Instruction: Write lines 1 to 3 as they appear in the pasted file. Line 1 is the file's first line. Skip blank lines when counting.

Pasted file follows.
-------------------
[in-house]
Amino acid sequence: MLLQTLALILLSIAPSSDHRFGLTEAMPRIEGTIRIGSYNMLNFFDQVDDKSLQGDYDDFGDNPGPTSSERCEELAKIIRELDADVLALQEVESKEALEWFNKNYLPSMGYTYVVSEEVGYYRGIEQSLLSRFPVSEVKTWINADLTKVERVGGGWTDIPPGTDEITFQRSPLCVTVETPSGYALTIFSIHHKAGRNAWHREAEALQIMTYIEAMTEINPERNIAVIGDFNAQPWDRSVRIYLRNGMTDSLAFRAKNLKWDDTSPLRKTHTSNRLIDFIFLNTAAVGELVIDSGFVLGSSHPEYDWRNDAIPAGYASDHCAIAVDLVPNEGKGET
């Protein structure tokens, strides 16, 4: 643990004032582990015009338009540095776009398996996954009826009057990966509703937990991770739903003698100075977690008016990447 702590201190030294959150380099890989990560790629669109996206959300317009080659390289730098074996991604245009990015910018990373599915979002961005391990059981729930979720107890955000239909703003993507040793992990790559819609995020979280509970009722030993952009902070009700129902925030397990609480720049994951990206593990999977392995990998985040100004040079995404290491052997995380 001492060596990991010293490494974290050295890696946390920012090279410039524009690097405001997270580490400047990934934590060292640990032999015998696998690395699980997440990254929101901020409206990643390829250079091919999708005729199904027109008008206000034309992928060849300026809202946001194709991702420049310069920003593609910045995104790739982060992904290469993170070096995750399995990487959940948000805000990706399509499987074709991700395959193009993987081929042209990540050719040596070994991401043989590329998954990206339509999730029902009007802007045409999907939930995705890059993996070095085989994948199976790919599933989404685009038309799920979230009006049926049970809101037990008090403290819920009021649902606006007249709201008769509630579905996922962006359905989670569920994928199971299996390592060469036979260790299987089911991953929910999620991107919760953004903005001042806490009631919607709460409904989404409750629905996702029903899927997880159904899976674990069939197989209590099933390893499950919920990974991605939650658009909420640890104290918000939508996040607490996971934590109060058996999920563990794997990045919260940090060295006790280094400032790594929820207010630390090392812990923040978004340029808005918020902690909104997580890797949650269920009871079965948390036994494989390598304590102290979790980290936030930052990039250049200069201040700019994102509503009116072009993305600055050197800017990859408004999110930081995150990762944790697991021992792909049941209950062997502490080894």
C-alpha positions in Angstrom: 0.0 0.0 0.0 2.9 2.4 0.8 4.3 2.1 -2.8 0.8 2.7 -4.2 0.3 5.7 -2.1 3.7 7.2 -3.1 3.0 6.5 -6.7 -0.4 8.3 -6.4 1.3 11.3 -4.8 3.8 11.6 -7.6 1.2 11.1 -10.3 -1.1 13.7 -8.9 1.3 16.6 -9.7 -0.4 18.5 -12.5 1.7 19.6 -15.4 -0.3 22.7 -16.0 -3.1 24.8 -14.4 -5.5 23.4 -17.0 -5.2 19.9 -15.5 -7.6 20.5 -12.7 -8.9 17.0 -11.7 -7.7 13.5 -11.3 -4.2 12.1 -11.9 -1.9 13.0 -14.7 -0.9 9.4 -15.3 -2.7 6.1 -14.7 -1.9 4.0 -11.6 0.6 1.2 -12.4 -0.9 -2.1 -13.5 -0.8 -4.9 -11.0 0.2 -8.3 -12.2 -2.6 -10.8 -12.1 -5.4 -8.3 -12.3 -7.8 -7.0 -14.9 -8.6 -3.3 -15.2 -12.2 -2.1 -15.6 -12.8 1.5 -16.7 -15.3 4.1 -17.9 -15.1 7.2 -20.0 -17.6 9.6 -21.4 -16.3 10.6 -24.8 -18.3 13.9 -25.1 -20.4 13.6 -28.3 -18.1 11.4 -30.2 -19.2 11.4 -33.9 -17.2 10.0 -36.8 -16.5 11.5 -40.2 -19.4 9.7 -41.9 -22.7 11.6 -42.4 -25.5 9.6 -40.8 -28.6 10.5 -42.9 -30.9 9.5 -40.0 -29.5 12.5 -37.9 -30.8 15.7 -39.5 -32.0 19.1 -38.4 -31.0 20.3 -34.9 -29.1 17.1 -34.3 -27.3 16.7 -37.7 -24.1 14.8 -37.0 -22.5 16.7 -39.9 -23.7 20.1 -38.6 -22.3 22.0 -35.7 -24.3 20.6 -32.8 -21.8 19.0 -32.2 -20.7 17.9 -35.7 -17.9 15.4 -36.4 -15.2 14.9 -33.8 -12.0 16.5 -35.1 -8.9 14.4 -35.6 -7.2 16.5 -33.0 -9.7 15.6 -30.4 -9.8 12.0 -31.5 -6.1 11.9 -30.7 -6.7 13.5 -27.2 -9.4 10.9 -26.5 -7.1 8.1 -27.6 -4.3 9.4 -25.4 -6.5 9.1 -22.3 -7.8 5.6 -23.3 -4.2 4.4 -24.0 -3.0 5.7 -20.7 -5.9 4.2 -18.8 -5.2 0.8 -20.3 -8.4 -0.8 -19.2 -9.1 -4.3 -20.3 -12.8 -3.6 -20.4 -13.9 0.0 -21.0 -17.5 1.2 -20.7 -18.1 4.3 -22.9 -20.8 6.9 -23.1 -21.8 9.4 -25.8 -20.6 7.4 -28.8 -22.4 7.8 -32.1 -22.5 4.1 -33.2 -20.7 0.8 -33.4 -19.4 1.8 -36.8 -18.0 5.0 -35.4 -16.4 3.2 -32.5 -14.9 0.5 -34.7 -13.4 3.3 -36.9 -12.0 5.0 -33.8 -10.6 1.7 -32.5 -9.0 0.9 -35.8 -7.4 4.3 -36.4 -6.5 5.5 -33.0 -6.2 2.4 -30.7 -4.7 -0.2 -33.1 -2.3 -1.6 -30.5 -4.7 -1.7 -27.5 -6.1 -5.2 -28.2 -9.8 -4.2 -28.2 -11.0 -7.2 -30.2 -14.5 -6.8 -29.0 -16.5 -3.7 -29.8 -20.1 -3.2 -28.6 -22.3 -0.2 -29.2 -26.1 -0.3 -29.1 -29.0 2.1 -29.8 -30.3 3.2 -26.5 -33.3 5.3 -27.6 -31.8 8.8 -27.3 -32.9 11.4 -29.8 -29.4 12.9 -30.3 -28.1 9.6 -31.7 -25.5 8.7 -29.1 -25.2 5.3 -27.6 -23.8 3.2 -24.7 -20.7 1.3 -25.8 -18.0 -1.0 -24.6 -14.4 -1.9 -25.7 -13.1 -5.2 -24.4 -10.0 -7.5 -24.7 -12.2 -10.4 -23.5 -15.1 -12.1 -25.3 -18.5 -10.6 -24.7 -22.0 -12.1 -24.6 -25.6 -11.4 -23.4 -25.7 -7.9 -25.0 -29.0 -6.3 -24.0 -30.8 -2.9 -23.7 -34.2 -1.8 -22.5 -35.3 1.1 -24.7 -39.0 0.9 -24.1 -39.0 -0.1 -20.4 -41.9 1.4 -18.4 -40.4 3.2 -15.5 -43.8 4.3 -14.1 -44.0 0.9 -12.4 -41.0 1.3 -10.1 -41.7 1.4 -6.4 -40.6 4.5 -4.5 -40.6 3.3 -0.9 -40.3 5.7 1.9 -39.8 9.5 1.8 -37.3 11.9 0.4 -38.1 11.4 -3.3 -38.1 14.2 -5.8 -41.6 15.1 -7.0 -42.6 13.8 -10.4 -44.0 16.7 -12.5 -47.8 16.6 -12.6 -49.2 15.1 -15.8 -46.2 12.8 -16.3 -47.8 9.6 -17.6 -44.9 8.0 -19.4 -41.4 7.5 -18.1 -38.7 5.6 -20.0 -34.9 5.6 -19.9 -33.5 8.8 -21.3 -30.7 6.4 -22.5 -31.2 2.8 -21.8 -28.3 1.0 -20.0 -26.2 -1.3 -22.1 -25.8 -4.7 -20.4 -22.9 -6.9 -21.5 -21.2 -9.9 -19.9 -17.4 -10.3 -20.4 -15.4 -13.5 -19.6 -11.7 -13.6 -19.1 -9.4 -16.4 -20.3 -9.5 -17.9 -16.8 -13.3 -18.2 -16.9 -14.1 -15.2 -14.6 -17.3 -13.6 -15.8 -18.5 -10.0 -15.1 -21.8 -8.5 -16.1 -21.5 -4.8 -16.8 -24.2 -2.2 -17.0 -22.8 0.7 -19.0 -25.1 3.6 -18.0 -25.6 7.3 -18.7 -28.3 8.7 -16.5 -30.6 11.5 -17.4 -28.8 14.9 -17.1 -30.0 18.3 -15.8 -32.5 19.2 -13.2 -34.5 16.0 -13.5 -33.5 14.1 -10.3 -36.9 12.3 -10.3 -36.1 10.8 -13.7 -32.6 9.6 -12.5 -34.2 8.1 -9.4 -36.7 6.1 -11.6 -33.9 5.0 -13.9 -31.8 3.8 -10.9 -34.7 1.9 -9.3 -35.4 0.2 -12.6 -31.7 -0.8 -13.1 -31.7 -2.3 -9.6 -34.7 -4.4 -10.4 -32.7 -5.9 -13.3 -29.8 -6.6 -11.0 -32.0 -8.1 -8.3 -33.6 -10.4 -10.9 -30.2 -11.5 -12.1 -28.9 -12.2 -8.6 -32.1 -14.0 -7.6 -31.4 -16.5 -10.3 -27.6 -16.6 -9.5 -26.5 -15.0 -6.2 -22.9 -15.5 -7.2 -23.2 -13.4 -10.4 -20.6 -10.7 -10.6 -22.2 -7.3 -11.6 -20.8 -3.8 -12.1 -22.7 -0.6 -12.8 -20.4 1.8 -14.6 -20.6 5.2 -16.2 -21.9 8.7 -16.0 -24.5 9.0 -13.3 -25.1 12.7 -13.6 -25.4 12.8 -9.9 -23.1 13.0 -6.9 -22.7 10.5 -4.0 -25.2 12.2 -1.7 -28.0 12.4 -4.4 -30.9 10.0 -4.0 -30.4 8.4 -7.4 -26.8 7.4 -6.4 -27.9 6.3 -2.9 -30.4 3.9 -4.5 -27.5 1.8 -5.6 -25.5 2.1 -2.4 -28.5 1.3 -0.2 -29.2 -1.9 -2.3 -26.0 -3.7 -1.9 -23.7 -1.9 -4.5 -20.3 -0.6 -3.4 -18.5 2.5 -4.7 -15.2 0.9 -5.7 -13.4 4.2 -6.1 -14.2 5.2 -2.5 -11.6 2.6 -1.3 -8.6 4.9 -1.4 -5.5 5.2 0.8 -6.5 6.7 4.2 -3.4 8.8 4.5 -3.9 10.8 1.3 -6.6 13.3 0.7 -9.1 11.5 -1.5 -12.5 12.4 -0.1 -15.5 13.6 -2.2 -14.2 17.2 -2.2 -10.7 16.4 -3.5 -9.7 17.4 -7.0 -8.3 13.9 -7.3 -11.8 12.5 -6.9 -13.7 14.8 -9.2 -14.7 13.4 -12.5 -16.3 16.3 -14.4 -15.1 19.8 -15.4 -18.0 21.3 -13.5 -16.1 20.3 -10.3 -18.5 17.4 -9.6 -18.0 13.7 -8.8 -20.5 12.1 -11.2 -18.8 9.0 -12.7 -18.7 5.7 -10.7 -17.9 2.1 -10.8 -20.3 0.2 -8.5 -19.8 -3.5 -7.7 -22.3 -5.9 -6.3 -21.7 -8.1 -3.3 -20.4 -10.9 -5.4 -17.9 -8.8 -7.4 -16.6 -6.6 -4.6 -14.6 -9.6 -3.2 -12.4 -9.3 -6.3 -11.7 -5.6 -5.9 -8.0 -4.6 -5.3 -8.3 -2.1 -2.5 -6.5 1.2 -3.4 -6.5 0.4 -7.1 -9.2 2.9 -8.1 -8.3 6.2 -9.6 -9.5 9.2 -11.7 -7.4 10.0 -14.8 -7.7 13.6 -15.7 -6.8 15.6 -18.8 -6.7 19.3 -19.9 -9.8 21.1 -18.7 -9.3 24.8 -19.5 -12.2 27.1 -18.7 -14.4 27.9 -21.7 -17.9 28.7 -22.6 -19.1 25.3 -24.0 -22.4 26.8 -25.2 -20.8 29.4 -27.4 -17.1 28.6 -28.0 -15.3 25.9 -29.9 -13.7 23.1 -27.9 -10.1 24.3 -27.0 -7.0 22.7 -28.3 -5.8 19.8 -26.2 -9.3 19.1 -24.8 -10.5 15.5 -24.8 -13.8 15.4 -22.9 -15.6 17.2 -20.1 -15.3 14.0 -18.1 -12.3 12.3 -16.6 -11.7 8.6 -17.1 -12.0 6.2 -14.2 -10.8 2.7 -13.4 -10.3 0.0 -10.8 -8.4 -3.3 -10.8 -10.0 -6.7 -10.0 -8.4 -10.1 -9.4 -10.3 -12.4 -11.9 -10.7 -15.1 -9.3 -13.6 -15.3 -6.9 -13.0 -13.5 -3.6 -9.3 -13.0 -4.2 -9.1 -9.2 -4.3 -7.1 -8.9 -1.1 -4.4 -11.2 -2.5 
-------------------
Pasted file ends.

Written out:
[in-house]
Amino acid sequence: MLLQTLALILLSIAPSSDHRFGLTEAMPRIEGTIRIGSYNMLNFFDQVDDKSLQGDYDDFGDNPGPTSSERCEELAKIIRELDADVLALQEVESKEALEWFNKNYLPSMGYTYVVSEEVGYYRGIEQSLLSRFPVSEVKTWINADLTKVERVGGGWTDIPPGTDEITFQRSPLCVTVETPSGYALTIFSIHHKAGRNAWHREAEALQIMTYIEAMTEINPERNIAVIGDFNAQPWDRSVRIYLRNGMTDSLAFRAKNLKWDDTSPLRKTHTSNRLIDFIFLNTAAVGELVIDSGFVLGSSHPEYDWRNDAIPAGYASDHCAIAVDLVPNEGKGET
């Protein structure tokens, strides 16, 4: 643990004032582990015009338009540095776009398996996954009826009057990966509703937990991770739903003698100075977690008016990447 702590201190030294959150380099890989990560790629669109996206959300317009080659390289730098074996991604245009990015910018990373599915979002961005391990059981729930979720107890955000239909703003993507040793992990790559819609995020979280509970009722030993952009902070009700129902925030397990609480720049994951990206593990999977392995990998985040100004040079995404290491052997995380 001492060596990991010293490494974290050295890696946390920012090279410039524009690097405001997270580490400047990934934590060292640990032999015998696998690395699980997440990254929101901020409206990643390829250079091919999708005729199904027109008008206000034309992928060849300026809202946001194709991702420049310069920003593609910045995104790739982060992904290469993170070096995750399995990487959940948000805000990706399509499987074709991700395959193009993987081929042209990540050719040596070994991401043989590329998954990206339509999730029902009007802007045409999907939930995705890059993996070095085989994948199976790919599933989404685009038309799920979230009006049926049970809101037990008090403290819920009021649902606006007249709201008769509630579905996922962006359905989670569920994928199971299996390592060469036979260790299987089911991953929910999620991107919760953004903005001042806490009631919607709460409904989404409750629905996702029903899927997880159904899976674990069939197989209590099933390893499950919920990974991605939650658009909420640890104290918000939508996040607490996971934590109060058996999920563990794997990045919260940090060295006790280094400032790594929820207010630390090392812990923040978004340029808005918020902690909104997580890797949650269920009871079965948390036994494989390598304590102290979790980290936030930052990039250049200069201040700019994102509503009116072009993305600055050197800017990859408004999110930081995150990762944790697991021992792909049941209950062997502490080894």